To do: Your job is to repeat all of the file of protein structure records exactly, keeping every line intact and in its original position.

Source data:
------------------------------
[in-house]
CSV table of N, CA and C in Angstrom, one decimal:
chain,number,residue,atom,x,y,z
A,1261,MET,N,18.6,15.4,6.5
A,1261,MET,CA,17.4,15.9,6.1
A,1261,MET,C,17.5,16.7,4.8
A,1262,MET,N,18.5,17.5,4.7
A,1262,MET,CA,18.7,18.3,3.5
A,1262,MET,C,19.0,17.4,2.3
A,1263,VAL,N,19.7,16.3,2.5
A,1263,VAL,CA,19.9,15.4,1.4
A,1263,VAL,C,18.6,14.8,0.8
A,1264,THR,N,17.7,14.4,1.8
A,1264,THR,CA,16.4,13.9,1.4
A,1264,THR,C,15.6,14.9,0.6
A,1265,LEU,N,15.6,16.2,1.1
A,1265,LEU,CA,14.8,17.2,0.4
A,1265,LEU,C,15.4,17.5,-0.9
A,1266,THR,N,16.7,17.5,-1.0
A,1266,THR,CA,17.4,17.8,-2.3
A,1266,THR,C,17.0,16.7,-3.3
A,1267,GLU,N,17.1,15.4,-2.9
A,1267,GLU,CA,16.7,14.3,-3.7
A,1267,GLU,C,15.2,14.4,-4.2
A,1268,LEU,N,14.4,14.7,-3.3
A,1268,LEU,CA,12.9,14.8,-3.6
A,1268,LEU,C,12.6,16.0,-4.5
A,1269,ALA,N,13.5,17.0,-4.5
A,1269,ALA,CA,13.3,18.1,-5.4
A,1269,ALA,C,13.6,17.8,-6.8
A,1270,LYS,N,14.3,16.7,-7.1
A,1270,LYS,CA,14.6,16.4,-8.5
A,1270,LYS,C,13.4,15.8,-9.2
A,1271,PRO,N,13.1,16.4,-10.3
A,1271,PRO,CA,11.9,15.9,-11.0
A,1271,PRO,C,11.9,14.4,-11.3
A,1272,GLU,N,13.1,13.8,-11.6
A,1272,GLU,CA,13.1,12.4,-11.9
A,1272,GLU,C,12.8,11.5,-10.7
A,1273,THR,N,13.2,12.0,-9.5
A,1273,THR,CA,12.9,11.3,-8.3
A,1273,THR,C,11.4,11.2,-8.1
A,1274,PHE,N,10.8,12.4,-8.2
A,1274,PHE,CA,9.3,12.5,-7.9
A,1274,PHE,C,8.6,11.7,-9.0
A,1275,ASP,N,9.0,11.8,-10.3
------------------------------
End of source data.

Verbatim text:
[in-house]
CSV table of N, CA and C in Angstrom, one decimal:
chain,number,residue,atom,x,y,z
A,1261,MET,N,18.6,15.4,6.5
A,1261,MET,CA,17.4,15.9,6.1
A,1261,MET,C,17.5,16.7,4.8
A,1262,MET,N,18.5,17.5,4.7
A,1262,MET,CA,18.7,18.3,3.5
A,1262,MET,C,19.0,17.4,2.3
A,1263,VAL,N,19.7,16.3,2.5
A,1263,VAL,CA,19.9,15.4,1.4
A,1263,VAL,C,18.6,14.8,0.8
A,1264,THR,N,17.7,14.4,1.8
A,1264,THR,CA,16.4,13.9,1.4
A,1264,THR,C,15.6,14.9,0.6
A,1265,LEU,N,15.6,16.2,1.1
A,1265,LEU,CA,14.8,17.2,0.4
A,1265,LEU,C,15.4,17.5,-0.9
A,1266,THR,N,16.7,17.5,-1.0
A,1266,THR,CA,17.4,17.8,-2.3
A,1266,THR,C,17.0,16.7,-3.3
A,1267,GLU,N,17.1,15.4,-2.9
A,1267,GLU,CA,16.7,14.3,-3.7
A,1267,GLU,C,15.2,14.4,-4.2
A,1268,LEU,N,14.4,14.7,-3.3
A,1268,LEU,CA,12.9,14.8,-3.6
A,1268,LEU,C,12.6,16.0,-4.5
A,1269,ALA,N,13.5,17.0,-4.5
A,1269,ALA,CA,13.3,18.1,-5.4
A,1269,ALA,C,13.6,17.8,-6.8
A,1270,LYS,N,14.3,16.7,-7.1
A,1270,LYS,CA,14.6,16.4,-8.5
A,1270,LYS,C,13.4,15.8,-9.2
A,1271,PRO,N,13.1,16.4,-10.3
A,1271,PRO,CA,11.9,15.9,-11.0
A,1271,PRO,C,11.9,14.4,-11.3
A,1272,GLU,N,13.1,13.8,-11.6
A,1272,GLU,CA,13.1,12.4,-11.9
A,1272,GLU,C,12.8,11.5,-10.7
A,1273,THR,N,13.2,12.0,-9.5
A,1273,THR,CA,12.9,11.3,-8.3
A,1273,THR,C,11.4,11.2,-8.1
A,1274,PHE,N,10.8,12.4,-8.2
A,1274,PHE,CA,9.3,12.5,-7.9
A,1274,PHE,C,8.6,11.7,-9.0
A,1275,ASP,N,9.0,11.8,-10.3